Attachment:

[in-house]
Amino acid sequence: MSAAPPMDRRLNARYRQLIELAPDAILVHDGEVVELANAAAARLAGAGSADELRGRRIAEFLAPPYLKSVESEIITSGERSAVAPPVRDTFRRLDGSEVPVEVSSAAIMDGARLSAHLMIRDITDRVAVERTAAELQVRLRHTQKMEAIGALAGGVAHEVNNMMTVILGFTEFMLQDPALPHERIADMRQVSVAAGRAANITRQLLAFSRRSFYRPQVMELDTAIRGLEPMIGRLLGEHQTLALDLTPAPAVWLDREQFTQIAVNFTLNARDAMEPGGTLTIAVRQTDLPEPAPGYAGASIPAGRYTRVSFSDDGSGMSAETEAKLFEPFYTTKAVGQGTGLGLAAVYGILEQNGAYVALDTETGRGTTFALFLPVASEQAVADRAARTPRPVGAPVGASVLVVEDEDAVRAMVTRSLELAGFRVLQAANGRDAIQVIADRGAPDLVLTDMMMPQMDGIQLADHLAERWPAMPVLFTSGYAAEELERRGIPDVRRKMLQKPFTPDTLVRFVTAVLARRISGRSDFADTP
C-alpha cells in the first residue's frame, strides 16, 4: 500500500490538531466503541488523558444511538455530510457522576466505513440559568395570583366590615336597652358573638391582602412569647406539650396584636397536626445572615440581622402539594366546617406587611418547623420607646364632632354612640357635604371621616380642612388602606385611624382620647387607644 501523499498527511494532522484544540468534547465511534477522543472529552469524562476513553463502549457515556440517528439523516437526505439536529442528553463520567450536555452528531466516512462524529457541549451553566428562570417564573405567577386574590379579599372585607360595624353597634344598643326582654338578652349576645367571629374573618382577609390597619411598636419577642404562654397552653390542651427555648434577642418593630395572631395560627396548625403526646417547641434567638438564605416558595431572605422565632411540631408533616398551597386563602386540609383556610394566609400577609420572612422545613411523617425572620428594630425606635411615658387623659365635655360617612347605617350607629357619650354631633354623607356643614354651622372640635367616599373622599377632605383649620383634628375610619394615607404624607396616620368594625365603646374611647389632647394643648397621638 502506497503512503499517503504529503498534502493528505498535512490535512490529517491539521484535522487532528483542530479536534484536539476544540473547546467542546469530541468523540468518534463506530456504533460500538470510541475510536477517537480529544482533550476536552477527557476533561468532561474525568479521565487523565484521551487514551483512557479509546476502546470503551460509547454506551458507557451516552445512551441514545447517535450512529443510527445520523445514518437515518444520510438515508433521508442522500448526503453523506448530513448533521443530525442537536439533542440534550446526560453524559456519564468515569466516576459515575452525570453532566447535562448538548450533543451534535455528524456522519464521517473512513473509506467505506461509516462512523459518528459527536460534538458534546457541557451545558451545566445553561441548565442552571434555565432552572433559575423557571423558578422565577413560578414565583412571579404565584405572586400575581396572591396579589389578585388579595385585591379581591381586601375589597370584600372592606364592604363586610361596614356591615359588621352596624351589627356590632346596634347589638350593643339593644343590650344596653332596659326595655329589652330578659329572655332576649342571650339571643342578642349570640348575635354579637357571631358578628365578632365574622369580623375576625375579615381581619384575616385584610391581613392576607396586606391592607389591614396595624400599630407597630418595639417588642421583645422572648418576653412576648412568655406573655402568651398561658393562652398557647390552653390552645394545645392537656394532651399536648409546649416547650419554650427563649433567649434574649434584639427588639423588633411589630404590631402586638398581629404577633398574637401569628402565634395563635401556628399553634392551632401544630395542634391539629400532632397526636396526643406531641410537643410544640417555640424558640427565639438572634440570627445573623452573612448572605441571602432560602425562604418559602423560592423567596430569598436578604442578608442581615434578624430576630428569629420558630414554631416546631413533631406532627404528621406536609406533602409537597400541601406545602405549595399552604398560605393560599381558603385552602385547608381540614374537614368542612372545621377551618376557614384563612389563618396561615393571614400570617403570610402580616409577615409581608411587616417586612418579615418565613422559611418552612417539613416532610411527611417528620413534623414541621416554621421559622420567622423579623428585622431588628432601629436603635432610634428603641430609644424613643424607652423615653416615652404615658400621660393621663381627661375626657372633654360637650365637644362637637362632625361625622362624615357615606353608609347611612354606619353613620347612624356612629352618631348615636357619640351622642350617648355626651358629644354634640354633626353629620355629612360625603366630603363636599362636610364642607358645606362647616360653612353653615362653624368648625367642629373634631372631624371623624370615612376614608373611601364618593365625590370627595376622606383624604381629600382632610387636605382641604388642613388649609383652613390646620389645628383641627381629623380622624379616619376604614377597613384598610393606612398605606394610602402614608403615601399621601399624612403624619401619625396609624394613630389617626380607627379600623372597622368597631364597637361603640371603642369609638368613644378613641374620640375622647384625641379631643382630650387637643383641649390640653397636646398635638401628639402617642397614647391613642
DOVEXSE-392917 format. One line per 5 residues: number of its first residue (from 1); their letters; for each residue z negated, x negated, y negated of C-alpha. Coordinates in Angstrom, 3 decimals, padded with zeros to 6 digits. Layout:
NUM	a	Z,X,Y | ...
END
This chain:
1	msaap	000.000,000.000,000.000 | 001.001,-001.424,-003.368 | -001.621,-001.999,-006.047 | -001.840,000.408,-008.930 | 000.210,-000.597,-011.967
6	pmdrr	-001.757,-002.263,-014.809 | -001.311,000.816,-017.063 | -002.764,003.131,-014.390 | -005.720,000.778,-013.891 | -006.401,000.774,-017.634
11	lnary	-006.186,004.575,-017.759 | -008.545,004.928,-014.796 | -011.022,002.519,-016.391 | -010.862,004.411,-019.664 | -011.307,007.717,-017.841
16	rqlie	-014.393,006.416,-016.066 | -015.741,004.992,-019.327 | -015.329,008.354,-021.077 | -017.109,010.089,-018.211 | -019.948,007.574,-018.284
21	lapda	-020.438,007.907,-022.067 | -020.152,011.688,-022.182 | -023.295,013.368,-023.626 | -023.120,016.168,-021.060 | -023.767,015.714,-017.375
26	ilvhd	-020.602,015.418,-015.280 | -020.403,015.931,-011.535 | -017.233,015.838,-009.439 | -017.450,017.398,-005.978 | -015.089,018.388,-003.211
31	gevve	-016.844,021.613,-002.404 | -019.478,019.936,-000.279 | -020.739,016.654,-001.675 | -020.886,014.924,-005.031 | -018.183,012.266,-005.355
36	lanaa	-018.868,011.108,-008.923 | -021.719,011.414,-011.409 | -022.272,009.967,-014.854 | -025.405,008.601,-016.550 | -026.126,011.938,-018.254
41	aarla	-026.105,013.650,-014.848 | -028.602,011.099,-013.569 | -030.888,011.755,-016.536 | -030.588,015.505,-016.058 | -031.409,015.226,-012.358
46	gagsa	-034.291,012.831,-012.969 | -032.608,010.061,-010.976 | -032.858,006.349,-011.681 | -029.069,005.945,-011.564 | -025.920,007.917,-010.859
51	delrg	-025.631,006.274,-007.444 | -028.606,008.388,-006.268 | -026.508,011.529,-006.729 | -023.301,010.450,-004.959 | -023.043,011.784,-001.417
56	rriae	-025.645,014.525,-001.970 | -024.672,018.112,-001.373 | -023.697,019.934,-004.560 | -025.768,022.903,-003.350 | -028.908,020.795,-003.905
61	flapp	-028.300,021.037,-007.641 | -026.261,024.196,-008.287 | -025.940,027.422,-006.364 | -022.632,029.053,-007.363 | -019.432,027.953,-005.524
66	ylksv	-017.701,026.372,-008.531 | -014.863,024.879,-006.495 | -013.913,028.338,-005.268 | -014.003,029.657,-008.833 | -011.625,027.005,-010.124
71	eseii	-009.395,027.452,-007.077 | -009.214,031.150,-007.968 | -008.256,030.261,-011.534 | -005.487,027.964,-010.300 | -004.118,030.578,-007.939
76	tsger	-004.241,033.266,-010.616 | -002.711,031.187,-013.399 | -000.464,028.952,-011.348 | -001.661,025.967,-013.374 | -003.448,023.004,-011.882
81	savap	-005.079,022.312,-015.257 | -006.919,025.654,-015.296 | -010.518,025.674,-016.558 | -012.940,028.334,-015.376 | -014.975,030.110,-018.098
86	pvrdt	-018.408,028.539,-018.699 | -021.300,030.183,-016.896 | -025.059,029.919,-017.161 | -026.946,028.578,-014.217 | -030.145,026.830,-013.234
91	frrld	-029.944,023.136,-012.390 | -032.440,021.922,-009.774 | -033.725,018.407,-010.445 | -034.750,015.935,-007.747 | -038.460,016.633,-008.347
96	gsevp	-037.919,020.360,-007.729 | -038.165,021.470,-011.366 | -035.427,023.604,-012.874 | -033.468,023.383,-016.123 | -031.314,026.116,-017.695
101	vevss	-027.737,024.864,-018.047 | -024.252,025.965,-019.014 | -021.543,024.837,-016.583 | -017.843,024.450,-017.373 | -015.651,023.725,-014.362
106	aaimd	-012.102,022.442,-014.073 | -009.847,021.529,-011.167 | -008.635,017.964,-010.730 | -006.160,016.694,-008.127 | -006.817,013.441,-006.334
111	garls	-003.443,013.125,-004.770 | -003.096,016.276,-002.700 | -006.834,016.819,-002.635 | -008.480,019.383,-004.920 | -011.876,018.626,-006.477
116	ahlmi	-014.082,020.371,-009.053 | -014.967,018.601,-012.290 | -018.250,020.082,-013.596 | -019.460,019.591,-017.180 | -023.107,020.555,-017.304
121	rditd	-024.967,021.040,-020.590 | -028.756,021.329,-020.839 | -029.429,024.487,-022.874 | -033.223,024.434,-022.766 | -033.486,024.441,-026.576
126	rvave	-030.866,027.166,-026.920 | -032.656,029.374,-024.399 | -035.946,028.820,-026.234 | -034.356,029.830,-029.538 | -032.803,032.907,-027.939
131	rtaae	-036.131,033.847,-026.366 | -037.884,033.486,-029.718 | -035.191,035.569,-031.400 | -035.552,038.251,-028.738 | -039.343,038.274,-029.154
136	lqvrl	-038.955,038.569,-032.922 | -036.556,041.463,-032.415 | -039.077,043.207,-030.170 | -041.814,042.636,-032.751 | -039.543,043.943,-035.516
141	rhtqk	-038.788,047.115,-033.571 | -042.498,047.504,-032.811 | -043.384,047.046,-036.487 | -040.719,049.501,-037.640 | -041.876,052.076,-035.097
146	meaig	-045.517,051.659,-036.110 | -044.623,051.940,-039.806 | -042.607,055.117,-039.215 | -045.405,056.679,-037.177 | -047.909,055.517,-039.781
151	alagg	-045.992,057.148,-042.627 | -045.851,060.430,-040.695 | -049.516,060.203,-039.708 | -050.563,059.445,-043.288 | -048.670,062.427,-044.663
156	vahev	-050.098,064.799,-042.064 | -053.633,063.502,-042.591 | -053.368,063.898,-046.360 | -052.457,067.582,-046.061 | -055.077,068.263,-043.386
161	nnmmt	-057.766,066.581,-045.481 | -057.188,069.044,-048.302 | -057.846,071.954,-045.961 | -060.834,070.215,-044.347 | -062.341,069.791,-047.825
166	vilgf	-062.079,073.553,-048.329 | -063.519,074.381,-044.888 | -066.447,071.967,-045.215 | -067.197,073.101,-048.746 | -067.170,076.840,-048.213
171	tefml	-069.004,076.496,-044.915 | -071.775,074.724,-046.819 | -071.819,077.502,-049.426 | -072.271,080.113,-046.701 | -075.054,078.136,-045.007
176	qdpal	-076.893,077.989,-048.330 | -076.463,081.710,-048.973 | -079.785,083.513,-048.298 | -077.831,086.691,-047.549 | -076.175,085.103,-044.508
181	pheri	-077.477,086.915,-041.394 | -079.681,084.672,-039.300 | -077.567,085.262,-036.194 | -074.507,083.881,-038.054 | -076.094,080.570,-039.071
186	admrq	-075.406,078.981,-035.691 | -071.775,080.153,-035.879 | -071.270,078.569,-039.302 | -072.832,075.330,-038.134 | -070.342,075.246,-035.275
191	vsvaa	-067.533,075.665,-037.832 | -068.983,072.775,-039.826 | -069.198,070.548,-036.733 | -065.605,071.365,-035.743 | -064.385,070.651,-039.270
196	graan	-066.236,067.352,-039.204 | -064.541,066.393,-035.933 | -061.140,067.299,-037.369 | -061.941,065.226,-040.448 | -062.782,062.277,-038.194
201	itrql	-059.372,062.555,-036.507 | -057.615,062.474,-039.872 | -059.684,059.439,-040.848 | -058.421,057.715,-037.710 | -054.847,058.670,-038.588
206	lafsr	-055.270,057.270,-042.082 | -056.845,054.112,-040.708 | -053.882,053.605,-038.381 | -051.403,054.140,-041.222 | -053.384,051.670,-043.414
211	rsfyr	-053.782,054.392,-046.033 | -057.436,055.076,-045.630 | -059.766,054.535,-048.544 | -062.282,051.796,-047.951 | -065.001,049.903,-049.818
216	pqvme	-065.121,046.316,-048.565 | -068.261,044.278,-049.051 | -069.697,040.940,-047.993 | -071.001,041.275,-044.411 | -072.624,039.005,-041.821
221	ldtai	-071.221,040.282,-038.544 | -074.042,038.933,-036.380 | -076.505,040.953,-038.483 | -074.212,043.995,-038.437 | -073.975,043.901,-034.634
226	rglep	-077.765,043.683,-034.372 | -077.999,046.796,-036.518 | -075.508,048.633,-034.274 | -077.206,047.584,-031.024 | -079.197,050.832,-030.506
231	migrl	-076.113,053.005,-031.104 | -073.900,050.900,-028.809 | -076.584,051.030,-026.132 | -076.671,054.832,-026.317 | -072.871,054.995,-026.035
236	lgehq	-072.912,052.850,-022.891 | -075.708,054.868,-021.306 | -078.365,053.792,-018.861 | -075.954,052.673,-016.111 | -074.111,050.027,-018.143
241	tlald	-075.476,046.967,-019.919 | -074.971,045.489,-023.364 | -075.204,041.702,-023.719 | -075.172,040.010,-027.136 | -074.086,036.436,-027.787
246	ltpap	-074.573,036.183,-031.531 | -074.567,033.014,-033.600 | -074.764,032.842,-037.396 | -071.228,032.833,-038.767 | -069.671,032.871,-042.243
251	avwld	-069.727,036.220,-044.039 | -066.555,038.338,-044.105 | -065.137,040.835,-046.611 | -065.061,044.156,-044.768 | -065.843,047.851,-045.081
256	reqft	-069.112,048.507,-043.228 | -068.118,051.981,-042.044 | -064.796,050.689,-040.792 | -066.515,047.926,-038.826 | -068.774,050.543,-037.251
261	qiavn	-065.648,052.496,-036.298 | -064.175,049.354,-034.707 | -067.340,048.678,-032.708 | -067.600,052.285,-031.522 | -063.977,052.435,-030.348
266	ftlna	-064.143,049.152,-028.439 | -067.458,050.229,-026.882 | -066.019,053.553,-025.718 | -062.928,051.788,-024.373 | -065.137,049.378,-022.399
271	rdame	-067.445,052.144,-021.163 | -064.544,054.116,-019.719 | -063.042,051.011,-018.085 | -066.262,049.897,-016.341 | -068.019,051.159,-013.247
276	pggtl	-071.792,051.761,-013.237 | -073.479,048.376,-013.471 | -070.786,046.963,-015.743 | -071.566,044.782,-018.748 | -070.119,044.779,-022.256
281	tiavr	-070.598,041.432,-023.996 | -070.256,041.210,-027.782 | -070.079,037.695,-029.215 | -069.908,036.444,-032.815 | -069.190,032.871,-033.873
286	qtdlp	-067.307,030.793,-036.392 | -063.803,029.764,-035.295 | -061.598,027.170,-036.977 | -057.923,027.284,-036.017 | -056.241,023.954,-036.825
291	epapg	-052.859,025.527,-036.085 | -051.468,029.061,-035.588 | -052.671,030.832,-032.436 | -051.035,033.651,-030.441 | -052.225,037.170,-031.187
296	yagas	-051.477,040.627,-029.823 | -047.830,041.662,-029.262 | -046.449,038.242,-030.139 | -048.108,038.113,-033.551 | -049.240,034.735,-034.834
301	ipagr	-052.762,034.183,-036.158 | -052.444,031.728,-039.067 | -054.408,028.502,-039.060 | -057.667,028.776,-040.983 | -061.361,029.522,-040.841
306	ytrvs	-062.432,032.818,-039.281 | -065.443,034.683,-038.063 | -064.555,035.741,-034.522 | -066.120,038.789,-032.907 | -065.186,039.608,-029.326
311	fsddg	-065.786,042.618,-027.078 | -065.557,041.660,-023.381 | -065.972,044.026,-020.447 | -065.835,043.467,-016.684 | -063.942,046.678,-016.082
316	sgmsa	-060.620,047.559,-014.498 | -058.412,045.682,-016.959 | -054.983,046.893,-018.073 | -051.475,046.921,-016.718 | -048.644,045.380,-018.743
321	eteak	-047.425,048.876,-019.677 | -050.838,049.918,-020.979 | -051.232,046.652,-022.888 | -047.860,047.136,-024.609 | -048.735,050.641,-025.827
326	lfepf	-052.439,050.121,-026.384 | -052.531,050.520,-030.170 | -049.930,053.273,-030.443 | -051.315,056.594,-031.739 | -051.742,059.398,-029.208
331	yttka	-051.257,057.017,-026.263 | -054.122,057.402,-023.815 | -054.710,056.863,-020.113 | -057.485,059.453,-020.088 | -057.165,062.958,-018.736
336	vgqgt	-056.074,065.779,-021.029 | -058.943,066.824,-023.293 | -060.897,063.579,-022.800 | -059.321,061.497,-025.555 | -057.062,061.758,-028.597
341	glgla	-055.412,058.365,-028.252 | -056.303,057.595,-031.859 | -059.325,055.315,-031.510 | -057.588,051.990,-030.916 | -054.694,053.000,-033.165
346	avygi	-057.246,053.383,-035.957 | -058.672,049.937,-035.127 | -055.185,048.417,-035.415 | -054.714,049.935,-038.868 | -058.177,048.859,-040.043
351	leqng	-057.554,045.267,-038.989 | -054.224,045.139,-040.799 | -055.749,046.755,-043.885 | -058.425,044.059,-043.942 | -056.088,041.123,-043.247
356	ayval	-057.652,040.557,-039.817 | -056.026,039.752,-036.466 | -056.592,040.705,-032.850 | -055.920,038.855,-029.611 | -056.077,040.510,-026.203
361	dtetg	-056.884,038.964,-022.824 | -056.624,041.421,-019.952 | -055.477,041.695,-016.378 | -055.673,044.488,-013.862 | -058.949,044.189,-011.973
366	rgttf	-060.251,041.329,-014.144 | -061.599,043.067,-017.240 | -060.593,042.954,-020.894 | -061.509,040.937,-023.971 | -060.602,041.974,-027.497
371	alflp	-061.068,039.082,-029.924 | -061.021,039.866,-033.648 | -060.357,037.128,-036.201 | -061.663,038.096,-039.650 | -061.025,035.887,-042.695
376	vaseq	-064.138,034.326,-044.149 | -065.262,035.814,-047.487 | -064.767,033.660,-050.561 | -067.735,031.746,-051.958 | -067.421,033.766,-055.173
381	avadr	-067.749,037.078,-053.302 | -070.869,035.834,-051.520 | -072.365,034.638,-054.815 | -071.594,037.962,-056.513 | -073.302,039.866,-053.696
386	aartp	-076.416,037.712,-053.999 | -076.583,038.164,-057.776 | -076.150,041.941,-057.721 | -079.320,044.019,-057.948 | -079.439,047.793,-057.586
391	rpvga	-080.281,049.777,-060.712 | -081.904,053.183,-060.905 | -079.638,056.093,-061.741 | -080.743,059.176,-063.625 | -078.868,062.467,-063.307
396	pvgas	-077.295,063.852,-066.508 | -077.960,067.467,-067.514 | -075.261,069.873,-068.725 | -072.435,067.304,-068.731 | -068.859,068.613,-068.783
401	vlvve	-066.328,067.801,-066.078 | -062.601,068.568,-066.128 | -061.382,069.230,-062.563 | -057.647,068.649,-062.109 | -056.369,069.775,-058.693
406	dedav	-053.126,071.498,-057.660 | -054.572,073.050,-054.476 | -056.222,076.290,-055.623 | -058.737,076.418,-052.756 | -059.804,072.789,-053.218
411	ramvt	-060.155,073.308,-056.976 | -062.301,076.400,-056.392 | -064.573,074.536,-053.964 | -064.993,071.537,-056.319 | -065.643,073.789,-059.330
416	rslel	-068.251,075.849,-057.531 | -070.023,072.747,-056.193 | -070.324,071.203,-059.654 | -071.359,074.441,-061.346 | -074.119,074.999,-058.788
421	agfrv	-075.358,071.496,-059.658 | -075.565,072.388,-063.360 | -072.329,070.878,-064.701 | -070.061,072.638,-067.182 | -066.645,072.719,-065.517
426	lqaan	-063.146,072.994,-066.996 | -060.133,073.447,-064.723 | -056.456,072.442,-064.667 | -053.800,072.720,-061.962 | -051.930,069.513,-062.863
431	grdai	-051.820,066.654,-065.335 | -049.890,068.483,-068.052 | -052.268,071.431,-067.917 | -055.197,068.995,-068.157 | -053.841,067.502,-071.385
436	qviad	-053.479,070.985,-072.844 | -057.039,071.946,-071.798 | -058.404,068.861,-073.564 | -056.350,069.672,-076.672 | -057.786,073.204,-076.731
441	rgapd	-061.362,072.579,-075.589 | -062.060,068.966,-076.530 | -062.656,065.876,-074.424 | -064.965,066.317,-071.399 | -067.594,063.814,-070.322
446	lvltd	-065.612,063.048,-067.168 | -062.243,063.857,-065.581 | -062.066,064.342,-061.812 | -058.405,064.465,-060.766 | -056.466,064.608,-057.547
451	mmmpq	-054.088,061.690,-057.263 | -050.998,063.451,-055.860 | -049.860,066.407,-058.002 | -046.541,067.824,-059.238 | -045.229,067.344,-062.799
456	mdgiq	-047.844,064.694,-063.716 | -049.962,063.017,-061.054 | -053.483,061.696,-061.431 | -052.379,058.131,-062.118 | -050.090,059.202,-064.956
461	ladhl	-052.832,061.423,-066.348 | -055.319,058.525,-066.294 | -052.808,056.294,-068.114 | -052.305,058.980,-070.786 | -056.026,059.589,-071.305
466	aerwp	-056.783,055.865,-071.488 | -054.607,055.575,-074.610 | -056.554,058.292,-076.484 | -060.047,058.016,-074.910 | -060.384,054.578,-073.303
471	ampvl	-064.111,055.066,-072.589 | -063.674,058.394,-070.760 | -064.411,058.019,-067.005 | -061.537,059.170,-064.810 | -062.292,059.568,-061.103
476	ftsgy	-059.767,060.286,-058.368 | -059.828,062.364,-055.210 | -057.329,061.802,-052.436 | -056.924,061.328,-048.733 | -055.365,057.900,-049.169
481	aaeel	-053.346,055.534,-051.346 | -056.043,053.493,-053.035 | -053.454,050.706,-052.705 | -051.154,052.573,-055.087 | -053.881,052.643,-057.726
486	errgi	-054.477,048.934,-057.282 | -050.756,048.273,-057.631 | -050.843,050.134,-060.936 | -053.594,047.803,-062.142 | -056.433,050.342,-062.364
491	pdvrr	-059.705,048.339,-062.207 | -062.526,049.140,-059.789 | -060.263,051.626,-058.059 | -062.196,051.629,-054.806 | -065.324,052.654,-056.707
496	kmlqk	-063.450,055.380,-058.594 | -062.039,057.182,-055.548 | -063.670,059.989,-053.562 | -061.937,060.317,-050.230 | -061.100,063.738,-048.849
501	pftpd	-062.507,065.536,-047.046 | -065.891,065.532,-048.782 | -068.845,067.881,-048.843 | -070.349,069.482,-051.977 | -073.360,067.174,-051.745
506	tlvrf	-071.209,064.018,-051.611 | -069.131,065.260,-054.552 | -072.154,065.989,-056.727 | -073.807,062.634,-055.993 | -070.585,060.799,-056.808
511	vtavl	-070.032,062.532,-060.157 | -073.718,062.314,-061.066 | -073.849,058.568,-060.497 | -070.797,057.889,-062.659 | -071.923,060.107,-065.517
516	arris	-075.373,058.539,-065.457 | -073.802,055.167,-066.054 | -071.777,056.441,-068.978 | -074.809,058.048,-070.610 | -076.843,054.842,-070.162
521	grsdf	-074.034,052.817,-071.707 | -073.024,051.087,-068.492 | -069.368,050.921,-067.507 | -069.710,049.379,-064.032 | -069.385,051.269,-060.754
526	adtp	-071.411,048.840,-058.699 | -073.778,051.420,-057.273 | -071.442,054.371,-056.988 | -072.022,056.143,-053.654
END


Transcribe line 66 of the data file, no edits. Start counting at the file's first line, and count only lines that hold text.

291	epapg	-052.859,025.527,-036.085 | -051.468,029.061,-035.588 | -052.671,030.832,-032.436 | -051.035,033.651,-030.441 | -052.225,037.170,-031.187